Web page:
An order bump occurs on the checkout page and usually doesn’t give you much room to describe it. An upsell is presented on the next page after checkout or within a popup window and you have more digital real estate to talk about the pros and cons of the new product.
You’re able to go beyond a simple paragraph and take advantage of various media and visual communication techniques to make the case for how it’ll improve their initial purchase. Upselling is common practice in other industries but isn’t used nearly as often in eCommerce.
A simple example from the online education space is selling an inexpensive eBook to new visitors then asking them to buy a short course that goes deeper into the information contained in the eBook. They often use multiple upsells to further maximize revenue.
For eCommerce, your upsell may be similar to the order bump but offer even more. An order bump can be 6 months of customer service while an upsell can be two years. Here are a few examples of what you can use as an upsell:
- A higher level of service
- Customizing your purchase
- Bundling products together
- Accessories to extend the functionality
- More volume at a discount
The right upsells can increase your AOV by 50% - 100% but we’re still not done yet.
Downsell if the upsell isn’t purchased
At this point, you’ve presented an order bump and an upsell. If the upsell isn’t purchased, a downsell is used to boost the potential revenue. A downsell is a less expensive product that, like an upsell, extends the functionality of the original purchase.
For example, if the upsell was a $300 pair of headphones, the downsell could be a $100 pair that’s similar but still distinct.
When you’re creating your upsell or thinking about what to present to shoppers, it’s also important to consider the downsell. Is there a way to offer a smaller version or one with fewer features?
The reason this is so important is that many people will be interested in the upsell but can’t justify the price point. A downsell gives them an alternative option that’s almost as good. For many customers, it becomes a no-brainer.
Of course, you’ll want to test different types of downsells and price points. As a rule of thumb, aim for about 50% of the cost of the upsell. This can add 10% - 30% more revenue.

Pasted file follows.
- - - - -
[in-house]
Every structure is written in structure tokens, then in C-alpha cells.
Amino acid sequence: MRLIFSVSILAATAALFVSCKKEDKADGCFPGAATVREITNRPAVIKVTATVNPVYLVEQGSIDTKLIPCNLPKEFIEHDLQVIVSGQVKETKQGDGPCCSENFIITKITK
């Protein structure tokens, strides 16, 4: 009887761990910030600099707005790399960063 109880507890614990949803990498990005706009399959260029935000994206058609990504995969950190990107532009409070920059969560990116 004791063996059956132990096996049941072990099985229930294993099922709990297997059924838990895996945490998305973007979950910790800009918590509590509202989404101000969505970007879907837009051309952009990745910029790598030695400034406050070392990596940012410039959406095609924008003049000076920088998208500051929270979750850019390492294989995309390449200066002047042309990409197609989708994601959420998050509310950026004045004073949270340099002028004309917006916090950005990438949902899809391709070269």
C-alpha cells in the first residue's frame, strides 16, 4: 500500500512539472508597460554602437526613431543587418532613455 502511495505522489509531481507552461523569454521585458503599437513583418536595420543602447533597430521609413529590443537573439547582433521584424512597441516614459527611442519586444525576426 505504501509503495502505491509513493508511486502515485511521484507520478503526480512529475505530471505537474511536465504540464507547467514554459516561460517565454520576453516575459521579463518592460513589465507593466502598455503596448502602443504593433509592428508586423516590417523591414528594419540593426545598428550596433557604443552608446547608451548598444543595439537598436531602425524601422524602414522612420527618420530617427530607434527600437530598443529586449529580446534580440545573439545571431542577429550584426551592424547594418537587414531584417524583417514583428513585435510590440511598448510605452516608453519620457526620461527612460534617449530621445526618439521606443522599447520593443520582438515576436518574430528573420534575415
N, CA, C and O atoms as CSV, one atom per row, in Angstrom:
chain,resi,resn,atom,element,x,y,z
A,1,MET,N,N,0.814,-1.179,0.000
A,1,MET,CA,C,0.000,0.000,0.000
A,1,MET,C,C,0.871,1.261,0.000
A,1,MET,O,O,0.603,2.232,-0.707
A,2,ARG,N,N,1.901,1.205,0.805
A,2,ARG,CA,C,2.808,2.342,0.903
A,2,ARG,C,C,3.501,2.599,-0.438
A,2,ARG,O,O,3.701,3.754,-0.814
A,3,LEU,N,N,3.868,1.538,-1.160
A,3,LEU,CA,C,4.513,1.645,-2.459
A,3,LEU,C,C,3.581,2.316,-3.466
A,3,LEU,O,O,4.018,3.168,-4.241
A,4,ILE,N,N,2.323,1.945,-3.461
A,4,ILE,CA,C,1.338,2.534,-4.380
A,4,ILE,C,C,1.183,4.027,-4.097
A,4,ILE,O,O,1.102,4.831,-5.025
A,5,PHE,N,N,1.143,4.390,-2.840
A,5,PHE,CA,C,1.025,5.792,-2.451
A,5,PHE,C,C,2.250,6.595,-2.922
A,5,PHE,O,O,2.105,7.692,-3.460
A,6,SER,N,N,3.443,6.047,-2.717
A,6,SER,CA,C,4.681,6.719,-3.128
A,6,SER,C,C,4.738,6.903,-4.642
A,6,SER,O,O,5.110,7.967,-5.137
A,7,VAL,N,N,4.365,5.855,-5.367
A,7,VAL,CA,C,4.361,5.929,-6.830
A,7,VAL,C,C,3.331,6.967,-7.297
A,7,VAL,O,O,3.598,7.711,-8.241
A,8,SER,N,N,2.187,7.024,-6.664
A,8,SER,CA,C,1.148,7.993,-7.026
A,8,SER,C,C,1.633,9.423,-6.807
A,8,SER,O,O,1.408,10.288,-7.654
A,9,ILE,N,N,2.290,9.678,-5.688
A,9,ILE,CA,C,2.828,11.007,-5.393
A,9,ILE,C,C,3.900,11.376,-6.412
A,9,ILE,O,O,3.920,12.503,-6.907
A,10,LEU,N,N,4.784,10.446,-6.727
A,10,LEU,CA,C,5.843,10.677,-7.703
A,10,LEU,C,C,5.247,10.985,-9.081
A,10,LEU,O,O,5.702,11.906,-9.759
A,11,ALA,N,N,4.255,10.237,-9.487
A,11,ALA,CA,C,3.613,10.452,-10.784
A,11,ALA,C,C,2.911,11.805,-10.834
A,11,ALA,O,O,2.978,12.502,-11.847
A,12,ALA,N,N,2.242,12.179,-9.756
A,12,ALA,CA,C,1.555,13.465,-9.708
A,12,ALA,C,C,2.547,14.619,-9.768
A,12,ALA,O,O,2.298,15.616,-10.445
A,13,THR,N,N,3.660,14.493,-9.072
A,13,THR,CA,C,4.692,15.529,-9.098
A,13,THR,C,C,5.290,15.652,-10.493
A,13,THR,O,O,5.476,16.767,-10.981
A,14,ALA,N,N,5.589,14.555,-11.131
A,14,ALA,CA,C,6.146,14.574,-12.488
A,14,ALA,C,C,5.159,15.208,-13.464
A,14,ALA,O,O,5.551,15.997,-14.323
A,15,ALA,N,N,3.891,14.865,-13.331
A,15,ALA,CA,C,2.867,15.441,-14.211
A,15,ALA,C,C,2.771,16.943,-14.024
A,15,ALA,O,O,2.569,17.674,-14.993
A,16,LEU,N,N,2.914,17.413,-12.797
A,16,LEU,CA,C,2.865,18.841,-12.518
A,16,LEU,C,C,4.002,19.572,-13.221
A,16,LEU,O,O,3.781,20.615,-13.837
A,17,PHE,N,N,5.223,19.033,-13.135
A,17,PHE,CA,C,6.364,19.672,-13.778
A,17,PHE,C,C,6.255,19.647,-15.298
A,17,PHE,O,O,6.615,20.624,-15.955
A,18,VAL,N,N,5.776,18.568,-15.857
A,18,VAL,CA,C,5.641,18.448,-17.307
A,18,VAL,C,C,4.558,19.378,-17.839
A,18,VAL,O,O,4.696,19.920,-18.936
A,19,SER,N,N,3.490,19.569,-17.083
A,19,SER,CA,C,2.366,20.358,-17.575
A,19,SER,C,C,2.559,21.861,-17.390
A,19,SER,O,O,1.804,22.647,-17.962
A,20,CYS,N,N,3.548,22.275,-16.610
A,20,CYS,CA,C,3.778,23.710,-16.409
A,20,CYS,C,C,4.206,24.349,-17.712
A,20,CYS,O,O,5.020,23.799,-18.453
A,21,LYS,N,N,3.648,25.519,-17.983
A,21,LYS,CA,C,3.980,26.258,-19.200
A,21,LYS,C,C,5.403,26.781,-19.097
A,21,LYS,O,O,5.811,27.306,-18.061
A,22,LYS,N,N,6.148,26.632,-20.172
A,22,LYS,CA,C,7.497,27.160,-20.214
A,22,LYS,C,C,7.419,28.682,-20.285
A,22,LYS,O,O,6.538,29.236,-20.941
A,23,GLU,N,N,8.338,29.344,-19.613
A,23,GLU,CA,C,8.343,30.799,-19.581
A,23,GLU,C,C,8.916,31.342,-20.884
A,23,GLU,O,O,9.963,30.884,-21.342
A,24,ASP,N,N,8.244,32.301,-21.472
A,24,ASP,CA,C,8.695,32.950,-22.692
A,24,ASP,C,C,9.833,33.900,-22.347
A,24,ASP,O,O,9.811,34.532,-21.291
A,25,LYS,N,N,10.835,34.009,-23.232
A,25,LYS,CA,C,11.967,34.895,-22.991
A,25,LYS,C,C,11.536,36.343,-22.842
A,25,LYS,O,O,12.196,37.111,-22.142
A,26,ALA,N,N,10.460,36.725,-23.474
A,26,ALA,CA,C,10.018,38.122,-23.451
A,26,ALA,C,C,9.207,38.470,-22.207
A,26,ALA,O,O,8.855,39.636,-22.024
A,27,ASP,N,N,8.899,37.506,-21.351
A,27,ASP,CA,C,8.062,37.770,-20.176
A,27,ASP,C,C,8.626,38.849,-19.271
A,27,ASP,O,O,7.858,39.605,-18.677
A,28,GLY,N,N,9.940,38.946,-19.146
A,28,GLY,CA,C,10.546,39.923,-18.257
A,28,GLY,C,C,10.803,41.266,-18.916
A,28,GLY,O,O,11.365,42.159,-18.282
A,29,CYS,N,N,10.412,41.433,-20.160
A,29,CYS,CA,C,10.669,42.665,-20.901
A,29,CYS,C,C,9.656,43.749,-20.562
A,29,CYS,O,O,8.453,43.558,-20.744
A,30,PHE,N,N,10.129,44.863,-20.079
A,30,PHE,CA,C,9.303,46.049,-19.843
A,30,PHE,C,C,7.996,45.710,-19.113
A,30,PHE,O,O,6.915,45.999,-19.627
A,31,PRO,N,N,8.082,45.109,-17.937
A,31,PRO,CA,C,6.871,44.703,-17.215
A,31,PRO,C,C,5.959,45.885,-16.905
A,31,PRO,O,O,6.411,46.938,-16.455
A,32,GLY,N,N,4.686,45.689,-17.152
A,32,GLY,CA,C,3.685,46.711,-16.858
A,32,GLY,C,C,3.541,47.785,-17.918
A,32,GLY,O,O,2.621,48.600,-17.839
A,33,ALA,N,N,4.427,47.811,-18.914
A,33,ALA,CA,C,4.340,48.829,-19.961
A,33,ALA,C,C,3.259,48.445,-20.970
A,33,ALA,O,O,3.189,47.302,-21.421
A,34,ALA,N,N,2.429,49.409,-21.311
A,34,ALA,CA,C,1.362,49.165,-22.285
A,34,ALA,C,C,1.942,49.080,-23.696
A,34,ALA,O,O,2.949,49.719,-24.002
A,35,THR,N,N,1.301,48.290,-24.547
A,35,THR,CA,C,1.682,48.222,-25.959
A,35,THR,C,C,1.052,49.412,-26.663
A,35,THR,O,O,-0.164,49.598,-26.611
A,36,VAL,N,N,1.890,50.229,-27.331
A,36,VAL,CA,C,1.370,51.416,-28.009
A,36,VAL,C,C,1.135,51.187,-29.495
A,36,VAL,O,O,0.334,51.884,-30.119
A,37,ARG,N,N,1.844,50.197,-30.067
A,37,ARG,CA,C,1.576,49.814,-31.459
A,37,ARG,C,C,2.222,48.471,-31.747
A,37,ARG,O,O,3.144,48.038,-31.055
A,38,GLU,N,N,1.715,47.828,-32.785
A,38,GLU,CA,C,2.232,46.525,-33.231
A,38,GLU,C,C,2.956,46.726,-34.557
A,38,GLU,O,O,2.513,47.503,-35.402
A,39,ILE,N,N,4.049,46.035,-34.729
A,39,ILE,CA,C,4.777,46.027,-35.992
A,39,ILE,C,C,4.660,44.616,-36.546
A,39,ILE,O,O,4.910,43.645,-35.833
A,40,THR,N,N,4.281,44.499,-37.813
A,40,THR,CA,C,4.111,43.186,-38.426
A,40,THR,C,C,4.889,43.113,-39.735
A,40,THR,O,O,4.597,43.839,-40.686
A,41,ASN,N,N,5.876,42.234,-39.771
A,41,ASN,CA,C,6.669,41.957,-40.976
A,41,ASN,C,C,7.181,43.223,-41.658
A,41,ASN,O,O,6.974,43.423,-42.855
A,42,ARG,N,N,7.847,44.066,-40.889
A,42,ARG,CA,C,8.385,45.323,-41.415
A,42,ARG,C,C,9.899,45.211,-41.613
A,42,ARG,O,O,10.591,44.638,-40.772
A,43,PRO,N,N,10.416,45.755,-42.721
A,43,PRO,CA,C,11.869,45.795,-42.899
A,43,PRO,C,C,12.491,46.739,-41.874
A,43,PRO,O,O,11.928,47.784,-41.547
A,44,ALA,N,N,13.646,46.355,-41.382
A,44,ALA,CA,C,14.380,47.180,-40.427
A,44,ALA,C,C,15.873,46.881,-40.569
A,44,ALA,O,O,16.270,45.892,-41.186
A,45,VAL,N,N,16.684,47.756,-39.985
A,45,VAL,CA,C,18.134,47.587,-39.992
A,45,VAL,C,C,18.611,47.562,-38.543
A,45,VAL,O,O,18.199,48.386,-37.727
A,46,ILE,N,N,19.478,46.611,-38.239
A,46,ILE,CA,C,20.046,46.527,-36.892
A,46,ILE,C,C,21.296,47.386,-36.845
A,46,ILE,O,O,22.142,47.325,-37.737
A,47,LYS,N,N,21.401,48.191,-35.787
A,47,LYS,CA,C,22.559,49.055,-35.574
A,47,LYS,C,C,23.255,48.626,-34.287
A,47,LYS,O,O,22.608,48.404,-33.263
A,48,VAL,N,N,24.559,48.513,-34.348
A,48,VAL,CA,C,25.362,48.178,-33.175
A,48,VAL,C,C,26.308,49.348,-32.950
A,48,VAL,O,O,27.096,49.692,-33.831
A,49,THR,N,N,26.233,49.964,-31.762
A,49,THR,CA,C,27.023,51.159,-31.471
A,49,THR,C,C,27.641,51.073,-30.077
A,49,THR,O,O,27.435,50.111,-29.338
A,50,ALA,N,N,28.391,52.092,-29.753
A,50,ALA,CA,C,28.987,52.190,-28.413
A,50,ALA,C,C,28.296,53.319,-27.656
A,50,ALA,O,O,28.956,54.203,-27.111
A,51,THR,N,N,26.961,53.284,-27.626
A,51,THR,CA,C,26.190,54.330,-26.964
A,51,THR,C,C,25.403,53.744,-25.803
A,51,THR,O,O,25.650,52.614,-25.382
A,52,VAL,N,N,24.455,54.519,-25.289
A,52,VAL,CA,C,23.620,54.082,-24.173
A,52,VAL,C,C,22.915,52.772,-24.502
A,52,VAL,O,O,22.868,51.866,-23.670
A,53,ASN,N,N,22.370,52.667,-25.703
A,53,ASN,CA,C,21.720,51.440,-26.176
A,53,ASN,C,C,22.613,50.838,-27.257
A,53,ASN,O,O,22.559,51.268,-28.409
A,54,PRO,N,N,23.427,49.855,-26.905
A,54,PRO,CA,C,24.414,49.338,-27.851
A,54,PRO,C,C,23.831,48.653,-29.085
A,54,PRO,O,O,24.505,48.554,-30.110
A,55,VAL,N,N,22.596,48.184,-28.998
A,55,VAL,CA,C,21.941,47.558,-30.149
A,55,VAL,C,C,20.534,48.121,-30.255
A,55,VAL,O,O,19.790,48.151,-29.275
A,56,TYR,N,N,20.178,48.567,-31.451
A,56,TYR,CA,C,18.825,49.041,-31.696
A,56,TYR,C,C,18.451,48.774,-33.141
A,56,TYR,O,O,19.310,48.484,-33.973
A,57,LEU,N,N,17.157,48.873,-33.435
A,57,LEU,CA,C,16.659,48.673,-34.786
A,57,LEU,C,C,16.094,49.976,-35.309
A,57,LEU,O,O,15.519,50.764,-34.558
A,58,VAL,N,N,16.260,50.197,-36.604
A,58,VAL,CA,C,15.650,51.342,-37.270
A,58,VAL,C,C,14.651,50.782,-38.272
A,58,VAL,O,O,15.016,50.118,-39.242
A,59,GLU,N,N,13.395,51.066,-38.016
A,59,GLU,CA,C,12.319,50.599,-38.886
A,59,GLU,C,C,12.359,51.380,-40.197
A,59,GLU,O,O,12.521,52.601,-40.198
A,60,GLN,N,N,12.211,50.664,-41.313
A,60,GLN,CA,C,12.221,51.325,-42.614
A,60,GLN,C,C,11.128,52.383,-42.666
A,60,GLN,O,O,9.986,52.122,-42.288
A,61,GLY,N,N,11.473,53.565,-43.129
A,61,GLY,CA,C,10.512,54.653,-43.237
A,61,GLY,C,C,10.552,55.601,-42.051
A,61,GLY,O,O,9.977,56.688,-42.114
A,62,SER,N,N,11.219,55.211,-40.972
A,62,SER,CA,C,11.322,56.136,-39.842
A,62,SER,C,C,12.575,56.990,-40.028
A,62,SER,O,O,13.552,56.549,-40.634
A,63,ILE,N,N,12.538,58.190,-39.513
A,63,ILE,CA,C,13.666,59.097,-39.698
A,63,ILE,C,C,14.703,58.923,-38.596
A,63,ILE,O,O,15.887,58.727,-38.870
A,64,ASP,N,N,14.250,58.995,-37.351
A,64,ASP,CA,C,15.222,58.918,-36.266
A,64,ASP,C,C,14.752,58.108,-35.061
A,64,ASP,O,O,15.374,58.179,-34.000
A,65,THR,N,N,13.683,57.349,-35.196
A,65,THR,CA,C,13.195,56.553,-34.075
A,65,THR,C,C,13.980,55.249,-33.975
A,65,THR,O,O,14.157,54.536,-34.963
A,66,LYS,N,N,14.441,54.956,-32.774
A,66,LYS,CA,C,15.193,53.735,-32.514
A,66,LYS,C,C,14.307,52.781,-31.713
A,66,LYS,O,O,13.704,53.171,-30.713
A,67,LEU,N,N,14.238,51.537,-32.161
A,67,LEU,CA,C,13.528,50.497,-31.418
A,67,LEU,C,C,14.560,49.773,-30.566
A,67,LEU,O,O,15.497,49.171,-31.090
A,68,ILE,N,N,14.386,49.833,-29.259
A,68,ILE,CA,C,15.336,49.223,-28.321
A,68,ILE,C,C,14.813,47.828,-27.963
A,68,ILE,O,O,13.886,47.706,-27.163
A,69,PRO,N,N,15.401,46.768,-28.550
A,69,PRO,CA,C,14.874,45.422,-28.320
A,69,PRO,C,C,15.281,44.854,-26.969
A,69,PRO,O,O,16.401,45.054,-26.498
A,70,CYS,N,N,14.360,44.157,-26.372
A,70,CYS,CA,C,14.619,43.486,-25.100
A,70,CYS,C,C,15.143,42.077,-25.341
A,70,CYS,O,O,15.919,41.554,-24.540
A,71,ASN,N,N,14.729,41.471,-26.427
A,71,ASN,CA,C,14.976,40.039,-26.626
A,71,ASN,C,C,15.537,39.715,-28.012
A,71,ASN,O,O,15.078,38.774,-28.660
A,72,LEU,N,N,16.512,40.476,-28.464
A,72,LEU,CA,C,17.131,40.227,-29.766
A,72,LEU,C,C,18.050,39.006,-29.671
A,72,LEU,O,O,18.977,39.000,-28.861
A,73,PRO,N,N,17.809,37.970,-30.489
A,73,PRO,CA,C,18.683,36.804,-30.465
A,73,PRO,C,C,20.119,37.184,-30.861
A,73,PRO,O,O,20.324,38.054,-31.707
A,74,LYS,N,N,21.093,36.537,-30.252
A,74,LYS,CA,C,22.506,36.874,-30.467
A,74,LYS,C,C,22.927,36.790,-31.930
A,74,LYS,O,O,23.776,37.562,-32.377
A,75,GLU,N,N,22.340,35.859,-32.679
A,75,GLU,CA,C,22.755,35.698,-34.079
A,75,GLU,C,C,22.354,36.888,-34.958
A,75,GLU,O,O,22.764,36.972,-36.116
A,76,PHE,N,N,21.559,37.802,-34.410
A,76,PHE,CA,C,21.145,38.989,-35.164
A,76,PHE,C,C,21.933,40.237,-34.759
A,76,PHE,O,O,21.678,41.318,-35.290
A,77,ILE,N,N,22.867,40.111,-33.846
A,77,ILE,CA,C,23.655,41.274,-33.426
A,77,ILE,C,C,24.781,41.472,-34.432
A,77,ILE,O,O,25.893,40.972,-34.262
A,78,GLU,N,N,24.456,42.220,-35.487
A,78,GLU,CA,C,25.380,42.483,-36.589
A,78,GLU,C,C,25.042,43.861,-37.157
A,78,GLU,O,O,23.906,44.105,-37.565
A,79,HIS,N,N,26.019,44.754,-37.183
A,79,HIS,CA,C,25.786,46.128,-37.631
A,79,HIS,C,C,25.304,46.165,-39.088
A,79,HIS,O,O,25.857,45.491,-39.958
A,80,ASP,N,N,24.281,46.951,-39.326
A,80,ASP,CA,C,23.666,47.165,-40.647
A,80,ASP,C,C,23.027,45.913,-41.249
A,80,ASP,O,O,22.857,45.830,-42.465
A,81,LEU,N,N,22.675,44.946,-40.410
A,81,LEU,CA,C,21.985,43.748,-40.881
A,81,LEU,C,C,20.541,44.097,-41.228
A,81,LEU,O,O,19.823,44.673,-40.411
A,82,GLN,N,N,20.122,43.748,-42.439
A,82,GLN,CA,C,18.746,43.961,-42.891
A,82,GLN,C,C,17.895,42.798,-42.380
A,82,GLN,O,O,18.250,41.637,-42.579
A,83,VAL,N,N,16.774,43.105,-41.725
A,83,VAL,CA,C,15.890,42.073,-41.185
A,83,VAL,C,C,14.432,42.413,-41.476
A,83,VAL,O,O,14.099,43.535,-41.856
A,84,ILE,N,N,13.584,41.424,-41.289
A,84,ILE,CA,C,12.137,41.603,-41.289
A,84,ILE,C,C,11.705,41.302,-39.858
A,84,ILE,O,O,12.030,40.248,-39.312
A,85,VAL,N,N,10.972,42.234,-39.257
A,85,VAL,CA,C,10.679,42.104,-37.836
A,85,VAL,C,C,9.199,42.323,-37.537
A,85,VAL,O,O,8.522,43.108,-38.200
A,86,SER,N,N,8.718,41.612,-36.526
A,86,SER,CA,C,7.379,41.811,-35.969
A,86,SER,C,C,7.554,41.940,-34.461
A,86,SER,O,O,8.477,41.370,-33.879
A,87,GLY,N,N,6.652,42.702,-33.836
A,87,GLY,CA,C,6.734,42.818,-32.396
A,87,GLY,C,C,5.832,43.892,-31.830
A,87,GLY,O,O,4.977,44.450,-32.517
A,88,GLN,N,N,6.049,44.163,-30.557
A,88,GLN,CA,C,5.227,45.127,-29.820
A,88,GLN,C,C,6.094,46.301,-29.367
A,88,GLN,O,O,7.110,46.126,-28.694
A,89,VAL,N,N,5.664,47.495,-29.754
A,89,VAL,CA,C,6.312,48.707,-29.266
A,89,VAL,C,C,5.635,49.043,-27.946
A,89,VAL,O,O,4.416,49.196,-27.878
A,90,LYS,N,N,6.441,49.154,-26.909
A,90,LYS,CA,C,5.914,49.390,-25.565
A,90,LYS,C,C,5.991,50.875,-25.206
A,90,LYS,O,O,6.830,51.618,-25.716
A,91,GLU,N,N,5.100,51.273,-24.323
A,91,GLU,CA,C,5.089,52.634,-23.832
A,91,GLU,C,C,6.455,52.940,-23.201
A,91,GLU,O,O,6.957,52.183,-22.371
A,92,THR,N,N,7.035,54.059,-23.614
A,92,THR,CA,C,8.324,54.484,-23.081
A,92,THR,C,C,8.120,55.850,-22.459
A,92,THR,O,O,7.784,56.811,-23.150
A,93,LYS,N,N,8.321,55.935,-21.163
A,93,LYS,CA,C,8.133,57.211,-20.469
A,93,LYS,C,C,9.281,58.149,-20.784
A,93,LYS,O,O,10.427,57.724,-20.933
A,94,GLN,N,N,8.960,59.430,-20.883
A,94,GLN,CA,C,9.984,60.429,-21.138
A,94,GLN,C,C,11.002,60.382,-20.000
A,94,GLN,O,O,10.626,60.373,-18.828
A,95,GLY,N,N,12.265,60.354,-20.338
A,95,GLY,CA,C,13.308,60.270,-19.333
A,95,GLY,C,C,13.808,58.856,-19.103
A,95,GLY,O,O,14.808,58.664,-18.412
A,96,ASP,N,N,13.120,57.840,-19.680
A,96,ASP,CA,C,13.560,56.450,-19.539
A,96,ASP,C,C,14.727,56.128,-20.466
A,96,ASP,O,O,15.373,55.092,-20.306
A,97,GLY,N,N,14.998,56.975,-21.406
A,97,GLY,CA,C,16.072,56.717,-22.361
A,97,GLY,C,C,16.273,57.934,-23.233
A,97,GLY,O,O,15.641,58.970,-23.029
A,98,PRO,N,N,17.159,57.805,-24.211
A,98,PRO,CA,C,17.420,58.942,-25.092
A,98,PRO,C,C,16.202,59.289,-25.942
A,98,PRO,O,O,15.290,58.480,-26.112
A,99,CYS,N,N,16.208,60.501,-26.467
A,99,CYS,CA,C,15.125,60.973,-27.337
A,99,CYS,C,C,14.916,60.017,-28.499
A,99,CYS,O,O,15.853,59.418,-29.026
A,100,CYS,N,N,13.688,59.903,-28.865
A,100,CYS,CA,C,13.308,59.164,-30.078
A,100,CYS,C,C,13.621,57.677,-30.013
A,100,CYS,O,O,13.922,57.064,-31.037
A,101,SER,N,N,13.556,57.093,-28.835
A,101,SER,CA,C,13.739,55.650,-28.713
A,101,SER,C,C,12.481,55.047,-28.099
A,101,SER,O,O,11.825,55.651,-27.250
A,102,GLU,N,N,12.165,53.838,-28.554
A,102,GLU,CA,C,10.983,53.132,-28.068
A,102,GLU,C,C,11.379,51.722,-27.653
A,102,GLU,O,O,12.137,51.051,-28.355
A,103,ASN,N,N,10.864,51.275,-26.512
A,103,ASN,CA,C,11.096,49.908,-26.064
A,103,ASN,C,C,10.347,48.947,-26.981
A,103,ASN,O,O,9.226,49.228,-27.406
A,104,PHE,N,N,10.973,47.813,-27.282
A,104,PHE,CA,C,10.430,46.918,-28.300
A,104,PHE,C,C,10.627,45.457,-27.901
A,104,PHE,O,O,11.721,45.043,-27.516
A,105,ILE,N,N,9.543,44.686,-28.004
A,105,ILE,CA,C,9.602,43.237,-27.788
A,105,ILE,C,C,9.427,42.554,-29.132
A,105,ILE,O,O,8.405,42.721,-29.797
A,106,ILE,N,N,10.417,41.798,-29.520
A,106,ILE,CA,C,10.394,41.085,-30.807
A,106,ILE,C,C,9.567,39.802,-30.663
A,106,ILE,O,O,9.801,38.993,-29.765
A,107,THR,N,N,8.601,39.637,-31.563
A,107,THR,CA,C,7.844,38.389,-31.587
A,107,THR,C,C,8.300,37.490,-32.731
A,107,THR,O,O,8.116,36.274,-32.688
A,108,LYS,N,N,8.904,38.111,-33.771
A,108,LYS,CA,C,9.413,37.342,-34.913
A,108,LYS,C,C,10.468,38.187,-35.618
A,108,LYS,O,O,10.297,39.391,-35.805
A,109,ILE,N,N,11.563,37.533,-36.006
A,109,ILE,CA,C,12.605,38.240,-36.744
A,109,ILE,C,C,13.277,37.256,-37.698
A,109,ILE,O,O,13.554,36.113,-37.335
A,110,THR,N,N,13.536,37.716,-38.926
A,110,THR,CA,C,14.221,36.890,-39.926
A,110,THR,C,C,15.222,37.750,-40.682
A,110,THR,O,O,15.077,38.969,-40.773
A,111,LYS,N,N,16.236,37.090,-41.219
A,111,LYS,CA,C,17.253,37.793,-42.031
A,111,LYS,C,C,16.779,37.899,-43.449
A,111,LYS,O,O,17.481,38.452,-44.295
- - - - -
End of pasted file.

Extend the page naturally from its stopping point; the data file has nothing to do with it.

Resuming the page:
Cross sell if the upsell is purchased
The downsell is for people who opted out of the upsell and the cross-sell is for people who purchased the upsell. A cross sell is when you present a related product that may not be considered a direct upgrade. Cross-sells are often used interchangeably with upsells but they’re two different things.
An upsell is when you ask someone to increase the size of their fries from medium to large for $0.25. A cross sell is asking them if they’d like to buy a milkshake to go along with their meal. It’s similar but distinct.
This is the last step to improve your AOV and it’s not for everyone. Many brands feel like they’re being too pushy at this point because they’ve already presented multiple offers. In reality, most customers don’t mind as long as it’s handled tactfully.
For example, if a customer just bought a phone, you wouldn’t cross sell them a PlayStation. You could cross sell them a pair of headphones or a power bank. If you’re selling a desktop computer, cross selling a computer table would be well within reason.
I’m talking about cross selling after you’ve presented multiple offers but there’s nothing stopping you from cross selling immediately. Amazon has been doing this for years and it accounts for billions of dollars in revenue.
At times, it’s a subtle cross sell like in the image above. At other times, it’ll say “frequently purchased together” and bundle multiple items into a set.
I do recommend you go this route as well but set up the cross sell within the framework I’ve described here first. Once you see it’s working, you can play around with different recommendations on strategic website pages.
eCommerce is growing faster than almost any other industry which means there’s a lot of competition for share of wallet. It’s important to maximize the revenue you gain from every customer while preserving a positive customer experience.
This guide has shown you how to do exactly that. Start with a simple order bump and work your way through the upsells, downsells, and cross sells as recommended in this article. Let me know what you think in the comments and don’t forget to share.
Daniel Ndukwu is the Founder of KyLeads – a software tool that allows you to turn visitors into subscribers and segment them for better follow-ups through smart popups and interactive quizzes.